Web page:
No matter how mature you are, no matter your job title, pay rate, race, religion, age, or anything else, almost everyone likes to be appreciated. (There are, I will say, a very small number of folks I’ve worked with who don’t. I simply stopped appreciating them in public.) I can only imagine what it’s like to start a new job, working in a business in your first week, feeling completely unsure of yourself, overwhelmed, and anxious. Being appreciated out loud by one of your coworkers does not solve all problems, but it sure does help. If the idea of this feels uncomfortable to you, I can certainly relate. As an awkward introvert, it’s almost always hard for me to break the silence and speak aloud. If you feel that way too, I’ll make an appeal back to JFK’s inaugural speech on January 20, 1961: “Ask not what your country can do for you—ask what you can do for your country.” 

The positive impact of appreciation is, by the way, just as true for the person who’s doing the appreciating as for the one who’s being appreciated. My good friend Danny Meyer, who I have appreciated here in writing, in person directly when we’re talking, and in many of our meetings even when he’s not present, says, “Expressing appreciation is like giving a good hug. You get as good as you give!” I agree! I think of appreciation a bit like one of our pups, Chance. Chance is one of the snuggliest sleepers around, certainly the most of our dogs. If you move over a bit in the middle of the night, within a few minutes Chance will likely work his way closer to keep giving—and getting—warmth and affection. As with appreciation, everyone comes out ahead in the process. A sense of safety, support, and comfort ensue. As Lynne Twist says, “What we appreciate truly does appreciate.”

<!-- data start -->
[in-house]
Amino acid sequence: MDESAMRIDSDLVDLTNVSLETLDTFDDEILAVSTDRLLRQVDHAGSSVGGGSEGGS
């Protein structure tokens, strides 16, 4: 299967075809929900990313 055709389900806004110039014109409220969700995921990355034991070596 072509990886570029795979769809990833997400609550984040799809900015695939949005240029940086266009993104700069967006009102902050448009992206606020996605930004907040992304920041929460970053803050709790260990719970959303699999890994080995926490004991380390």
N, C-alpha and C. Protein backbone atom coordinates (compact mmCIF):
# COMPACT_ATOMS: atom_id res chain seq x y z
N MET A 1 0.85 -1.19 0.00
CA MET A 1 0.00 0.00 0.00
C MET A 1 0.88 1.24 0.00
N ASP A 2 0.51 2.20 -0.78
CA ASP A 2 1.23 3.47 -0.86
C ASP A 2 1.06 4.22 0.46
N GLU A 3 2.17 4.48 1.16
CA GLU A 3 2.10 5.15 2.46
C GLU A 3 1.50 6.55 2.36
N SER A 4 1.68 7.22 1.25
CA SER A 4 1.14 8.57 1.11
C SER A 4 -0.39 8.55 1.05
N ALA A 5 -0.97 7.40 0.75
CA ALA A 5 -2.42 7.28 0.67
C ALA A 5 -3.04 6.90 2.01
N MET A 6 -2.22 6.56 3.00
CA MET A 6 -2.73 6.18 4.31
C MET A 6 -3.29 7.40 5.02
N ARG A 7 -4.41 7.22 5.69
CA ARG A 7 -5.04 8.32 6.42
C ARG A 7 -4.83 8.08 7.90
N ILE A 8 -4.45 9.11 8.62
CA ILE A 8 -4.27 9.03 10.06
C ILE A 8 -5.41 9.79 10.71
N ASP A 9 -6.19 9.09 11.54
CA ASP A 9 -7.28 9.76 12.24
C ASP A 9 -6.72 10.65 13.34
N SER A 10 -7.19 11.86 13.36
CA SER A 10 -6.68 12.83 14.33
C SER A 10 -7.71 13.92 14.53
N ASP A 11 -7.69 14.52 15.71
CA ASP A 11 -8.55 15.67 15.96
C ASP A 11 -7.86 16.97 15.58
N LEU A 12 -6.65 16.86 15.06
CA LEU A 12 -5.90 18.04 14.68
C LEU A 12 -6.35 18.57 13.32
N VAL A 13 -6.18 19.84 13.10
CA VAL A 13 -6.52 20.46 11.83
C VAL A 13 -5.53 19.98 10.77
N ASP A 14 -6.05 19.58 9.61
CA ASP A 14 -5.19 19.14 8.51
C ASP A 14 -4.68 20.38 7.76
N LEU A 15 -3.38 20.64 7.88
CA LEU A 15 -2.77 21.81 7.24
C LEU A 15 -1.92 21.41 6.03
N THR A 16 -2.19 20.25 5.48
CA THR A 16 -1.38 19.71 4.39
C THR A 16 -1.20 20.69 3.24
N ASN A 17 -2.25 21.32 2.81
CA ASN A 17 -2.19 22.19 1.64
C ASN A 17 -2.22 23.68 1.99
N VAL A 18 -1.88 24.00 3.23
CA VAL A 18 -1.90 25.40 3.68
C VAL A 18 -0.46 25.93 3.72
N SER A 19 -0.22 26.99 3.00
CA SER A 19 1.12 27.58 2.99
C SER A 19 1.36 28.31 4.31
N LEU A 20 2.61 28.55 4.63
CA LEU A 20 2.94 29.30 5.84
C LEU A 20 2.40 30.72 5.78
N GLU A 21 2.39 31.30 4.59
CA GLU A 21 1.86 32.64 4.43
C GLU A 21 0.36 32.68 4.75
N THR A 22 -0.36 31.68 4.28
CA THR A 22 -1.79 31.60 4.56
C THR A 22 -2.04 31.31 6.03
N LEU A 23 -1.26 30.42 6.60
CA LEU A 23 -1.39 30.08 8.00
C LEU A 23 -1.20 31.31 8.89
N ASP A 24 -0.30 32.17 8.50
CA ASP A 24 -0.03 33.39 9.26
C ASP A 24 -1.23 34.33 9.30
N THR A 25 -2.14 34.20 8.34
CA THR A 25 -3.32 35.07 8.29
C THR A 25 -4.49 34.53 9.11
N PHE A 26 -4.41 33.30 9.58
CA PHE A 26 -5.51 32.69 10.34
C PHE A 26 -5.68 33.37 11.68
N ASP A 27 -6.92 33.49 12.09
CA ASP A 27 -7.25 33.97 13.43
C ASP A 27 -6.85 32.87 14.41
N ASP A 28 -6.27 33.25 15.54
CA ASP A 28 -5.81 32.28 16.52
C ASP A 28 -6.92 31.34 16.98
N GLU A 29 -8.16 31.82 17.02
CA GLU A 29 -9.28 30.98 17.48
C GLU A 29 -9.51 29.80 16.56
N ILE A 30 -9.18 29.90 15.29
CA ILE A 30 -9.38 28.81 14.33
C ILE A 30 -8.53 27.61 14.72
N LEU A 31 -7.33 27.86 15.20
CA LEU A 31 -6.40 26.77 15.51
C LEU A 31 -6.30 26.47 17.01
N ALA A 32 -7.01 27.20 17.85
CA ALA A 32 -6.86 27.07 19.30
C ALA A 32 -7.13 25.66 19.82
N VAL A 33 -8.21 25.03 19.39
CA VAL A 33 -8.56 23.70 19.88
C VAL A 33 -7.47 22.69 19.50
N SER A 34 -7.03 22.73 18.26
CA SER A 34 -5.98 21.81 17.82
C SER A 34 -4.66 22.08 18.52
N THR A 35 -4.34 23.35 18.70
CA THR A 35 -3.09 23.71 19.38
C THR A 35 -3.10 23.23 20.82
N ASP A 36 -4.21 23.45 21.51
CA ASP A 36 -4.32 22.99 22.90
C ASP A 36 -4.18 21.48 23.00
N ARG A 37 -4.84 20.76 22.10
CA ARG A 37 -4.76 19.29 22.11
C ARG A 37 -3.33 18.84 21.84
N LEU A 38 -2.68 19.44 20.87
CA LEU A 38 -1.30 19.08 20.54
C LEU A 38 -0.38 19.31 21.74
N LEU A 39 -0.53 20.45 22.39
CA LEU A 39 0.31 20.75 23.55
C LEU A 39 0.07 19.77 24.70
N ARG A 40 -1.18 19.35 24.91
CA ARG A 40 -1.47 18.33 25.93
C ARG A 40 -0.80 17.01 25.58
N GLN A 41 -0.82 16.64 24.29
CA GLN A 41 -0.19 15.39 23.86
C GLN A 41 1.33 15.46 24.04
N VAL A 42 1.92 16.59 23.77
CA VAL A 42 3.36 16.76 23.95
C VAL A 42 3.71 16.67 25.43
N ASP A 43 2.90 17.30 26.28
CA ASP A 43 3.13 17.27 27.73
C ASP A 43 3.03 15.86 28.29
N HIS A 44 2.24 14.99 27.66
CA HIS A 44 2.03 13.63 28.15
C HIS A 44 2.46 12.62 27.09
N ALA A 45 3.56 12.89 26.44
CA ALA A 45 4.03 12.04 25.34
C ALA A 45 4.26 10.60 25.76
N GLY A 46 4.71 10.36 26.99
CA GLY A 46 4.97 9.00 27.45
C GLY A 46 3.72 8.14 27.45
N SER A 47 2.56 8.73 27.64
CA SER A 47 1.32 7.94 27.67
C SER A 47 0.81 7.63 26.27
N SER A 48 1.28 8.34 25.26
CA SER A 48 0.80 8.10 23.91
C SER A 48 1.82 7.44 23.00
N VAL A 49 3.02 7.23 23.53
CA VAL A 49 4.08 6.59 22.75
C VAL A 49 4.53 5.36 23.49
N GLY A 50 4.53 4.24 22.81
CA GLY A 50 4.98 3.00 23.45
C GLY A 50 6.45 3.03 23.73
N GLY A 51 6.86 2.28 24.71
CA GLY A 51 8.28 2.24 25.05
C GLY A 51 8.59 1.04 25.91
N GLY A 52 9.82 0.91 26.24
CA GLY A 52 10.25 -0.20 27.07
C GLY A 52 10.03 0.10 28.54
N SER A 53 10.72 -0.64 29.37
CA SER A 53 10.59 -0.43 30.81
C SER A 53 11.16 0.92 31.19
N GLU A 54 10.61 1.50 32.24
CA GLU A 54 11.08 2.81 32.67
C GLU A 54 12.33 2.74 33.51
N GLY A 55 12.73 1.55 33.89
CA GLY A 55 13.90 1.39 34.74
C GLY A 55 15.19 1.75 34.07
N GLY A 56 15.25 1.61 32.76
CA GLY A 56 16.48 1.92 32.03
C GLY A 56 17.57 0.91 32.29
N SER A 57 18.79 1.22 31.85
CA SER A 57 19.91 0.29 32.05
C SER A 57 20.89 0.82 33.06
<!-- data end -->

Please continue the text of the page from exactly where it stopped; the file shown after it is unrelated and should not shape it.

What or who would one appreciate at the end of a meeting? Whatever or whomever you want. When we get near the end of the meeting I start making a list of people to appreciate. Sometimes it’s folks who are in the meeting, but it might also include others who don’t even work here. I have, regularly over the years, appreciated Lex for teaching me about Appreciations. I work hard to appreciate:

- Anyone who I feel has gone unappreciated for longer than I’d like

- New folks who I want to help understand that they really do matter

- Long-term colleagues who would be easy to take for granted

- People who do work that rarely gets positive attention, like payroll, accounting, and IT

- Folks I don’t see that often 

- Anyone who’s done small, sometimes easily missed, things that really matter

- Folks who’ve done something that really helped me personally

- People (or pets) from outside our workplace that have been of help 

Doing Appreciations so regularly—probably ten to twenty times a week for nearly thirty years now—I have gotten reasonably good at it. If you’re willing to work past the initial awkwardness, I will guarantee that good things will emerge. In fact, if you’re at all like me, you may find years later that it has shifted your outlook on life. Almost everything we encounter, I’ve come to see, has someone or something positive to be appreciated in it. In this way, as my friend Gareth Higgins says: 

Nothing that has gone before is wasted; your own mistakes all those made by others, the wounds that have yet to become scars and the ones that have already turned to superpowers, the agonized prayers and celebratory dances, the night terrors, the daytime anxiety, the desire to help, the hope for a better world, and the commitment to play your part in it. All of these blessings can be harvested, for the good, through the stories we tell. The makings of a better story are already within us. All we need to do is befriend them. So let’s begin.